Scott Shurson, Senior IT Consultant for Aimia, is involved with strategy relating to loyalty technology with current and prospective clients. He has outlined a few of the most commonly asked questions below and his responses.
1. How do I Ensure a Successful Loyalty Integration?
The cornerstone of any good loyalty program is the marketing strategy. But without mortar, the IT organization, the program could fall apart at any moment. In my four years at Aimia, I've compiled a quick list of things that successful companies do to cement the partnership between Marketing and Loyalty to ensure an on-time, on-budget, program launch.
1. Bring IT into the Conversation Early
IT has to make everything work. The earlier we are brought into the conversation, the earlier we can provide estimations for development efforts, prioritize the projects that "keep the lights on," and shape program constructs to fit technical capabilities. It's a terrible feeling to work for a month on the next loyalty game changing idea, only to find out that the business doesn't have the technology to support it.
2. Iterate on Business Cases
Which brings me to the second tip. Don't take 'NO' for an answer! Partner, plan, say, "what if we did it this way?" This is where the relationship will be strengthened or lost. Successful teams work to ensure that the other team is successful by providing new ideas and ways to accomplish the intent, if not the ask.
3. Iterate on Development / Deployment
Any good loyalty product (such as either the Aimia Loyalty Platform – SaaS or Enterprise) will have both batch as well as real-time services to help the flow of data. Based on capabilities and priorities, your organization may need to start with simpler functions while giving IT time to integrate real-time loyalty functions that members love.
4. Loyalty is the Business' Priority
With a partnership mindset, keep loyalty as the main priority. Leadership believes that it is the path to better know and communicate with your customers. This translates to providing the customer with the individualized and meaningful information that that keeps them coming back. When I think of new ideas, I apply the lens of, "How will this help change customer behavior?"
2. Can I Track Loyalty Events?
Both Aimia Loyalty Platforms (ALP-SaaS and ALP-Enterprise) can create promotions and trigger segmentation and communications based on any member behavior you can capture. Among these behaviors includes attendance at a loyalty event!
Before my days as Aimia's Sr. IT Business Consultant, I was a corporate Learning and Development consultant. I ran multiple in-person training events where attendance was recorded within a Learning Management System; an application not too dissimilar from a Loyalty Management Platform. The key is how can you meaningfully take attendance? Using standard Aimia Loyalty Platform segmentation and promotion opt-in, we can help you create attendance lists. As members attend the event, a simple check-in desk will help you track who is actually attending, and if you warrant, collect data on member's guests for future campaigns. Next, giving members credit for their attendance.
Using Aimia's standard batch file process, you can load a list of members who actually attended in to the loyalty platform. It's as simple as that! Aimia's platform technology can also be integrated into any on-site member management application to enable real-time reporting; useful when event managers need to be able to review member preferences on the spot.
Just another example of how out of the box and configurable product features can help you create truly unique and personalized member experiences.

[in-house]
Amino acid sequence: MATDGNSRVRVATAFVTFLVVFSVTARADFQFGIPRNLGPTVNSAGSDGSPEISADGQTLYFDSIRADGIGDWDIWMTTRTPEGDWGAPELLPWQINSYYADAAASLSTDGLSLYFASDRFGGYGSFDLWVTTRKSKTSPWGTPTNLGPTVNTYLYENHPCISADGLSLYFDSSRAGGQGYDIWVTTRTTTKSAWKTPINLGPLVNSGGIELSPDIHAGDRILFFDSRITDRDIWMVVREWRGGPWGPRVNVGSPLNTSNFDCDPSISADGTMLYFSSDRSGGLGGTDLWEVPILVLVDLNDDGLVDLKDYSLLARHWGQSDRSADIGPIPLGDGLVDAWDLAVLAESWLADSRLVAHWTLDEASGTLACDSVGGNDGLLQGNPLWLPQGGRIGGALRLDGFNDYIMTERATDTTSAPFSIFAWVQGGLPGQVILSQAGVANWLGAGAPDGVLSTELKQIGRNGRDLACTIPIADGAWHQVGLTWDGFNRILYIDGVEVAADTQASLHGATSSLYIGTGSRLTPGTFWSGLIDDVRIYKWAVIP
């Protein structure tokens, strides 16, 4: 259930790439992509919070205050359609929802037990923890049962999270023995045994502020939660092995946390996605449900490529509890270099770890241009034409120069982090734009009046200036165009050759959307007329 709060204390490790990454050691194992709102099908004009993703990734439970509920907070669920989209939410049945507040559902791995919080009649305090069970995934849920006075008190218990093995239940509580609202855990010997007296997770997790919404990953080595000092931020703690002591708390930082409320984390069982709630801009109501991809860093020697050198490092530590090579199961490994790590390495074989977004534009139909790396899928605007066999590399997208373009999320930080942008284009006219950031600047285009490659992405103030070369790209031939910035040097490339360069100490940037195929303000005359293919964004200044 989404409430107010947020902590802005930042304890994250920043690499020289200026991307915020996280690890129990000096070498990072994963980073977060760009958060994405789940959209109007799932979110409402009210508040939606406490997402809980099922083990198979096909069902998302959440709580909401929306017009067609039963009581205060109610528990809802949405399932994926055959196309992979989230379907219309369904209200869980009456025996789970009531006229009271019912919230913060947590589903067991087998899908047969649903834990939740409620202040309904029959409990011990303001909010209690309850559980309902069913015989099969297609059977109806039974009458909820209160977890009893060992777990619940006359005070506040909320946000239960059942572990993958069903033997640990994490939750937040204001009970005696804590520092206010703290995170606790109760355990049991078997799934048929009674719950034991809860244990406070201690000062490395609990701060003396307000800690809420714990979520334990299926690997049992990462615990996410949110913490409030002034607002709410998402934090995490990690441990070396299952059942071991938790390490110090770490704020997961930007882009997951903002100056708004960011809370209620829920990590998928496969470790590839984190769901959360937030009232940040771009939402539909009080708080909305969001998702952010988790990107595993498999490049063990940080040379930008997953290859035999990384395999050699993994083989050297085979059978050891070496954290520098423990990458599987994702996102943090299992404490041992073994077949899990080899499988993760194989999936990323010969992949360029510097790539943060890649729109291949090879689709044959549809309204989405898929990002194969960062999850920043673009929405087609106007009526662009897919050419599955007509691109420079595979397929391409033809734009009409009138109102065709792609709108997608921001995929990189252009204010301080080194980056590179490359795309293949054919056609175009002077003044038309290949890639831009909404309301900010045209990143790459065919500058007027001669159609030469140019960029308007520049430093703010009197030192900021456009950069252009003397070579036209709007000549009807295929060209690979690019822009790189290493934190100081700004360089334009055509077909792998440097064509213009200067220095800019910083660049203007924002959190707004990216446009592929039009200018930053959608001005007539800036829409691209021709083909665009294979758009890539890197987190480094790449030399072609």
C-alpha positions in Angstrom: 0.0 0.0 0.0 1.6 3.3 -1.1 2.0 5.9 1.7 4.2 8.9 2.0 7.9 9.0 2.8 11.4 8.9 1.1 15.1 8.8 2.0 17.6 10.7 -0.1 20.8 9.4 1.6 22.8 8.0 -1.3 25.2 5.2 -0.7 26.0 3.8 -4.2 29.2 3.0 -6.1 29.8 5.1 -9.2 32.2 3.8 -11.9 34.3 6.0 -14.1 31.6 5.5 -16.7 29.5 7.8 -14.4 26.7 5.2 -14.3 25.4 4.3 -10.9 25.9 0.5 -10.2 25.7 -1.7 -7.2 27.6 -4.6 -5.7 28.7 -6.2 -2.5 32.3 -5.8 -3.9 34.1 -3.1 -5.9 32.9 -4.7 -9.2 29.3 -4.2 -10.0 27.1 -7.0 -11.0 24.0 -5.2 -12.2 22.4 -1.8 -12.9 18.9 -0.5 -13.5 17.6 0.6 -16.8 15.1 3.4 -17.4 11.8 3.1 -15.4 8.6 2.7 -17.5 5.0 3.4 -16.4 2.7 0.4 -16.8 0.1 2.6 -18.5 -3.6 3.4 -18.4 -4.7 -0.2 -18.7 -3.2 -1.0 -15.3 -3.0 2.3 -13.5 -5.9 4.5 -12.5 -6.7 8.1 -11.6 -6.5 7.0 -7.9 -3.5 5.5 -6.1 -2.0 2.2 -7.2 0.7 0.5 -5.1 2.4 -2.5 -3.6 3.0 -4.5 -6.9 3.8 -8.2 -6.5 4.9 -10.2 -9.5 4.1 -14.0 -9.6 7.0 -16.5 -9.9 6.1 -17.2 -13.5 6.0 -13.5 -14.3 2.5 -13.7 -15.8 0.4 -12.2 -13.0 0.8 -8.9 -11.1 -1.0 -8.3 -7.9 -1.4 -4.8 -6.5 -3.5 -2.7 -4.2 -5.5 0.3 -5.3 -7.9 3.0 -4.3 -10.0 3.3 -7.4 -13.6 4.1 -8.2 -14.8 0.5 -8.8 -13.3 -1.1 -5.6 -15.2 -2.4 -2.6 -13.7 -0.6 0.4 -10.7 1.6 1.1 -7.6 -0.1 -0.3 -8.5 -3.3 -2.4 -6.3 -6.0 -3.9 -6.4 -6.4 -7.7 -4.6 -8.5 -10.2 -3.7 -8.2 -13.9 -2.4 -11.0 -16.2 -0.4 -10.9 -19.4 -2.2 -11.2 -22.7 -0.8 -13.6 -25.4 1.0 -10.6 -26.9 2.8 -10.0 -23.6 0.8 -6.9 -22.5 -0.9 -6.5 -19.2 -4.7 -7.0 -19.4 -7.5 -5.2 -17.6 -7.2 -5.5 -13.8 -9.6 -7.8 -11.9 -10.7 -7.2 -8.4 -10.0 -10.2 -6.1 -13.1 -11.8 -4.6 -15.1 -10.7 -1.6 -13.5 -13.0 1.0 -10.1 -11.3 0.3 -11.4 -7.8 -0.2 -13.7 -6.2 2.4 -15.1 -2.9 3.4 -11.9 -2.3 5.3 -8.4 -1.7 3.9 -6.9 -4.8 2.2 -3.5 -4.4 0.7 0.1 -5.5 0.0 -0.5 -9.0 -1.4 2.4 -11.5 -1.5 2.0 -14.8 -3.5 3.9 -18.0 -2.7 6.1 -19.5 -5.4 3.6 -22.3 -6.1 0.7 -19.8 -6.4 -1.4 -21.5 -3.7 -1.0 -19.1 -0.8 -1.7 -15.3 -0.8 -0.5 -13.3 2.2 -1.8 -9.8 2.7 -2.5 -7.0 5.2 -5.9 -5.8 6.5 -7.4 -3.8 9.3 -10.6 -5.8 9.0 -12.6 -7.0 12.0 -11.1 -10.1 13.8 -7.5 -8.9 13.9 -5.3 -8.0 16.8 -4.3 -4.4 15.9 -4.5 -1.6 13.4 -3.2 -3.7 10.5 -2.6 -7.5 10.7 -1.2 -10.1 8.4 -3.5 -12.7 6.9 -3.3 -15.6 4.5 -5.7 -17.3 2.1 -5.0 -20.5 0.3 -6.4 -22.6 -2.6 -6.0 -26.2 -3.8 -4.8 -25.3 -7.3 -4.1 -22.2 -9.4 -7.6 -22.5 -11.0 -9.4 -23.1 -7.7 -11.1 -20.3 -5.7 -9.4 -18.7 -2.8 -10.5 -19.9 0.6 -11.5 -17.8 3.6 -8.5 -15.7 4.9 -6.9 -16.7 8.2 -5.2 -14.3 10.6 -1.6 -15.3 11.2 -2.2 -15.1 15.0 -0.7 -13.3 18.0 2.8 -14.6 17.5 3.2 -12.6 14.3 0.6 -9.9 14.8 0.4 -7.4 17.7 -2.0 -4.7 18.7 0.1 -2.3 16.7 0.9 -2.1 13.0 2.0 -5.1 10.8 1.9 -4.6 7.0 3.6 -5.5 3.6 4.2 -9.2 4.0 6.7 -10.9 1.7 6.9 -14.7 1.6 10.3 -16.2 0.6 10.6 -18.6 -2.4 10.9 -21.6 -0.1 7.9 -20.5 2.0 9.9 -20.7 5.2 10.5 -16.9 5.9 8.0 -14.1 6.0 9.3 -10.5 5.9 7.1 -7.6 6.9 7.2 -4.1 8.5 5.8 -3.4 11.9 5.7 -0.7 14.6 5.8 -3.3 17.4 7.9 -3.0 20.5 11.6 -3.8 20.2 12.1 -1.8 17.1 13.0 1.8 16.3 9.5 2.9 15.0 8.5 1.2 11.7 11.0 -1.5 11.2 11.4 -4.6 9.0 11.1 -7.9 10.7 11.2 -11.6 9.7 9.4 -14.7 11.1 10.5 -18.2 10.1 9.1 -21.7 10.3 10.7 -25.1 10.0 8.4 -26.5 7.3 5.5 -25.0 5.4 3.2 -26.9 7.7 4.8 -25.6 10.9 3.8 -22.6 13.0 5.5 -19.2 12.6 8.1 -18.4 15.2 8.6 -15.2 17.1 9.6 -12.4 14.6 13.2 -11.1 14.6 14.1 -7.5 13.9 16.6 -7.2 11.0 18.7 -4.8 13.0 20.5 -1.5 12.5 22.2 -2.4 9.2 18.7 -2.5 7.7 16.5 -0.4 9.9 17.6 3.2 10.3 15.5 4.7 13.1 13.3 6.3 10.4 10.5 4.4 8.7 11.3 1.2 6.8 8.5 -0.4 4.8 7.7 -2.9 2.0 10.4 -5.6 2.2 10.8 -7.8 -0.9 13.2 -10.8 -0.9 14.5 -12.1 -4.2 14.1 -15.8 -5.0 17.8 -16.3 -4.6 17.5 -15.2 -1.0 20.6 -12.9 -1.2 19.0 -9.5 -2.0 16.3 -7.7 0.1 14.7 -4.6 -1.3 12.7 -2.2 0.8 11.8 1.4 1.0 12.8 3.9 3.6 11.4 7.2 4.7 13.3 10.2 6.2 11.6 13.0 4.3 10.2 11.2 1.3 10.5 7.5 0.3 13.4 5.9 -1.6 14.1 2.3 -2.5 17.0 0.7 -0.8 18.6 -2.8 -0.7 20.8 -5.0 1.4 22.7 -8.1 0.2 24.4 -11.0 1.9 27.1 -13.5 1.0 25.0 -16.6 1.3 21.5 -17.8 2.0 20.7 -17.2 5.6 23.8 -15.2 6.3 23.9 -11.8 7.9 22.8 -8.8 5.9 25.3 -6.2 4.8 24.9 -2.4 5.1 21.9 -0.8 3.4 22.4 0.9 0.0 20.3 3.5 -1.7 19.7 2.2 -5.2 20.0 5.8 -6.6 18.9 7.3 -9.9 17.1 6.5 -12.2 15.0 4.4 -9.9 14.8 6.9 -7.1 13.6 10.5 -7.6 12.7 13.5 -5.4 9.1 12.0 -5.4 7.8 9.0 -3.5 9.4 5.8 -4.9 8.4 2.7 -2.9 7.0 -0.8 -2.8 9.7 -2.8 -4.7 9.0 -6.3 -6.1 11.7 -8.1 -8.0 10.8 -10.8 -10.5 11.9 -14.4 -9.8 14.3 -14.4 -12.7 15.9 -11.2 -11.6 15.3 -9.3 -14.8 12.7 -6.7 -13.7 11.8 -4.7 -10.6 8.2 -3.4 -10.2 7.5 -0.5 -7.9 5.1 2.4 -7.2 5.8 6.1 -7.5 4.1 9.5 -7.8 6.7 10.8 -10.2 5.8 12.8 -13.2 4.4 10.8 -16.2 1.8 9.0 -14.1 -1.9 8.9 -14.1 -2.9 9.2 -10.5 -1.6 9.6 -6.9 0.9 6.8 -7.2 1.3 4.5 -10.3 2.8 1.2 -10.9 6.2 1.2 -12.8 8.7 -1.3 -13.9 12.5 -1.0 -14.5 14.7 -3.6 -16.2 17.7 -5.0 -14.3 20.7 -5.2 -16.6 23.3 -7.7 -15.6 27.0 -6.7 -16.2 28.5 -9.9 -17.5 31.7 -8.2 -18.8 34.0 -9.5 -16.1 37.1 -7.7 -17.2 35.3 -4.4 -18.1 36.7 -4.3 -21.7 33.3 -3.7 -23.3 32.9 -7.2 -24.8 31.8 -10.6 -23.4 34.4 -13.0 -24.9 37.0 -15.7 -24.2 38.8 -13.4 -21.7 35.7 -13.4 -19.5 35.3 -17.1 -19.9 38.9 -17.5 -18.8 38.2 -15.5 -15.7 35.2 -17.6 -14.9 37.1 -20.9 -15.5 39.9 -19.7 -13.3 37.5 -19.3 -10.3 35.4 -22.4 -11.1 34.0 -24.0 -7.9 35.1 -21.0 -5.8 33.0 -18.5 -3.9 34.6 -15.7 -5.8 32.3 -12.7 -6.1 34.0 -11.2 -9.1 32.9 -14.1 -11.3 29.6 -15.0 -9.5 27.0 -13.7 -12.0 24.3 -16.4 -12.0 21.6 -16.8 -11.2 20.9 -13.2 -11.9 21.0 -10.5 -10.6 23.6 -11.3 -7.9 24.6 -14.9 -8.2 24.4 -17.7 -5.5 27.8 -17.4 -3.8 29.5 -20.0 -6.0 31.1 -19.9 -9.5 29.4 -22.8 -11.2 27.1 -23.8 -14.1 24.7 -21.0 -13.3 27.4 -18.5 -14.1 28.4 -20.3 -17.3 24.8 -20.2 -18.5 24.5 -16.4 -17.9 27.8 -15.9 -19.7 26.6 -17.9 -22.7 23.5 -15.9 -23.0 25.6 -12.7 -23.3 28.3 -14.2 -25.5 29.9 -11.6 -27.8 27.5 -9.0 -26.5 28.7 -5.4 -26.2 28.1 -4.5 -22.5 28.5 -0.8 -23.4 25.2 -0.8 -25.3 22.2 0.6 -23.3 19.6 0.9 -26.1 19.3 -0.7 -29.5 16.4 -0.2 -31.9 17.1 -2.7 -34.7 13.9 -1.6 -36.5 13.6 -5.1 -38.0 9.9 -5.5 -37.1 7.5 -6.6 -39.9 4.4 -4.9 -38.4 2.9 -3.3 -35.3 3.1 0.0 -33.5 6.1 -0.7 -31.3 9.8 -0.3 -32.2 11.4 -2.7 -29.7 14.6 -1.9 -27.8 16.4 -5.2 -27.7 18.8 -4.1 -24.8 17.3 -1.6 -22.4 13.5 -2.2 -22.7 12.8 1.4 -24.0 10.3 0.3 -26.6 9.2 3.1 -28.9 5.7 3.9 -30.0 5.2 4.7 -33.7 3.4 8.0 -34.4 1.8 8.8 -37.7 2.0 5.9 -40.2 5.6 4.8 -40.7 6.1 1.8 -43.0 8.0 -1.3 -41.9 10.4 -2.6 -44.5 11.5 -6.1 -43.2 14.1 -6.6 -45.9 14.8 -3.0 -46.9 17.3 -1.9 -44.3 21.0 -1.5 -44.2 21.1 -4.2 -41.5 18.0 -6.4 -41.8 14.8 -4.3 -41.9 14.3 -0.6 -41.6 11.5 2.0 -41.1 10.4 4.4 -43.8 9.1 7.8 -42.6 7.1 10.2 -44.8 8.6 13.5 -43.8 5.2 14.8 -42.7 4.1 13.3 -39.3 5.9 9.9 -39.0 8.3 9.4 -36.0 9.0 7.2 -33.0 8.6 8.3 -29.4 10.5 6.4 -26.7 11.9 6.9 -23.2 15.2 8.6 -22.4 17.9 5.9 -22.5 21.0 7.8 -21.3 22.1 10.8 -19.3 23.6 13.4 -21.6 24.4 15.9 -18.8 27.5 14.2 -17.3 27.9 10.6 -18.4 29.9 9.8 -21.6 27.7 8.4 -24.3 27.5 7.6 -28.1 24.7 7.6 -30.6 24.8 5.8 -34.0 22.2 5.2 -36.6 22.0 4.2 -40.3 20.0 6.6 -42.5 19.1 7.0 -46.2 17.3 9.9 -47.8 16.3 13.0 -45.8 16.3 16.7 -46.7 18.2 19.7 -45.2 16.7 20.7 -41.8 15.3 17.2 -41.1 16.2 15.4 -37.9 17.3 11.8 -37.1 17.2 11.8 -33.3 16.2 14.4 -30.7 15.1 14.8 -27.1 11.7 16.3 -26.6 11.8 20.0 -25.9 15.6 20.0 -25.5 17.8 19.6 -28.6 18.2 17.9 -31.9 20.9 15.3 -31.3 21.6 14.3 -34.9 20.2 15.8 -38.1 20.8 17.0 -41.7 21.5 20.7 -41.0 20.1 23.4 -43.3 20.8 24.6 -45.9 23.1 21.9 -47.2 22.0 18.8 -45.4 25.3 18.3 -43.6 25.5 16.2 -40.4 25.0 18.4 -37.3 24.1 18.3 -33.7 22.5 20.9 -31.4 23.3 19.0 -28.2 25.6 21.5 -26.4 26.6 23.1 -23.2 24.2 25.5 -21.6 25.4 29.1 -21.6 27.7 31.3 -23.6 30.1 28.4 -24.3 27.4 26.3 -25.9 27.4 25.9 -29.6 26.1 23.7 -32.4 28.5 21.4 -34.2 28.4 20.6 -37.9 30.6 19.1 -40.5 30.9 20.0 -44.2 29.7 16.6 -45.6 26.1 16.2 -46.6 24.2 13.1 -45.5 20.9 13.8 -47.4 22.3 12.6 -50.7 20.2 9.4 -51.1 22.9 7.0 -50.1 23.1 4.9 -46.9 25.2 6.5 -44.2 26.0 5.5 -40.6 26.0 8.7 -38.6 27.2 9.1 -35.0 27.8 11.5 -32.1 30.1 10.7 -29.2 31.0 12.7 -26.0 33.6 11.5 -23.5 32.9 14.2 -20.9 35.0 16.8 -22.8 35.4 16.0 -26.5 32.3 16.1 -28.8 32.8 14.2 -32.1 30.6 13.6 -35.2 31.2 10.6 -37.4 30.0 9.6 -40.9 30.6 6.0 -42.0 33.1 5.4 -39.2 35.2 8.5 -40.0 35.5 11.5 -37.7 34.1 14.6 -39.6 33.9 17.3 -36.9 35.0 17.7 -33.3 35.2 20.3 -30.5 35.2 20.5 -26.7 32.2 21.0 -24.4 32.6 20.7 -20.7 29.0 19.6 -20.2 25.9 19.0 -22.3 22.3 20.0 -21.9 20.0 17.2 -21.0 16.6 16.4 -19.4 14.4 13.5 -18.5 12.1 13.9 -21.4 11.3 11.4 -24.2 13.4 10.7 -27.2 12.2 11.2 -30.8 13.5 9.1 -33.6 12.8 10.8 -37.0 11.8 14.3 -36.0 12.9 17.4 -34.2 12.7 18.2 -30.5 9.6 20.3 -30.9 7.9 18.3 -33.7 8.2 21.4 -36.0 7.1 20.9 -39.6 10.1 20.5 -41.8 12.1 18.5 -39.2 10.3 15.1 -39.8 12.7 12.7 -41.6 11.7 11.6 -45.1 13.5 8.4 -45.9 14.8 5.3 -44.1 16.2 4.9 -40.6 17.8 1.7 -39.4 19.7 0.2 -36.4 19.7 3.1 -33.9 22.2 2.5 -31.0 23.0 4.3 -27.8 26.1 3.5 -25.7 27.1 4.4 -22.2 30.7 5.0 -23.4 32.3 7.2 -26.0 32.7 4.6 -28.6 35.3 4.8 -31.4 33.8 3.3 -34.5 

3. Does My Loyalty Program Need a Mobile App?
Over the years, I've worked with dozens of companies who are still trying to figure out their Mobile Strategy. Personally, I use two tests to determine if a native application is right for the business:
1. The app must use the phone's capabilities
2. The user must need the app
The first requirement is the easiest. Mobile websites can tap into many characteristics (location, photo sharing, etc.) of the mobile device. There are still some things they cannot do. A mobile application can often be used (in some capacity) when the user is not connected to data service. Tap and Scan capabilities (BLE / NSF) are gaining traction, especially with payment services. The list goes on, but it brings me to the second point.
The user must need the app. There are plenty of applications that do not follow rule #1, but they are a critical part of the user's 'daily' activity. Many of my travel apps don't help much if I'm not connected to the internet, but they do provide faster access to services than their websites. My booking, boarding passes, and points management all can be done through the web-browser, but they are handier in the app. I feel safer with my personal information being stored in the app and use my Starbucks digital card all the time. I play games when I'm off-line too.
Loyalty applications need to follow the same thinking. Is my brand an "every-day" brand? Would my members rely on the app to interact with each other in ways they can't get elsewhere? Does it make sense to manage a digital wallet in our app? Would our members tap/scan? Are we going to make a cumbersome process easier in the app?
There is something to have a mobile application in the store; the exposure, ability to test new functions, and expectations for marketing. Just make sure it is a positive experience.
I've seen loyalty programs launch and I've seen them fizzle based on this relationship. Hopefully, you were already planning to incorporate these ideas into your next loyalty launch.
Globally, Aimia has launched over 300 loyalty programs. Our Aimia Loyalty Platforms are built to empower both IT and Marketing with tools to launch loyalty offers, integrate new partners, and report on program health.

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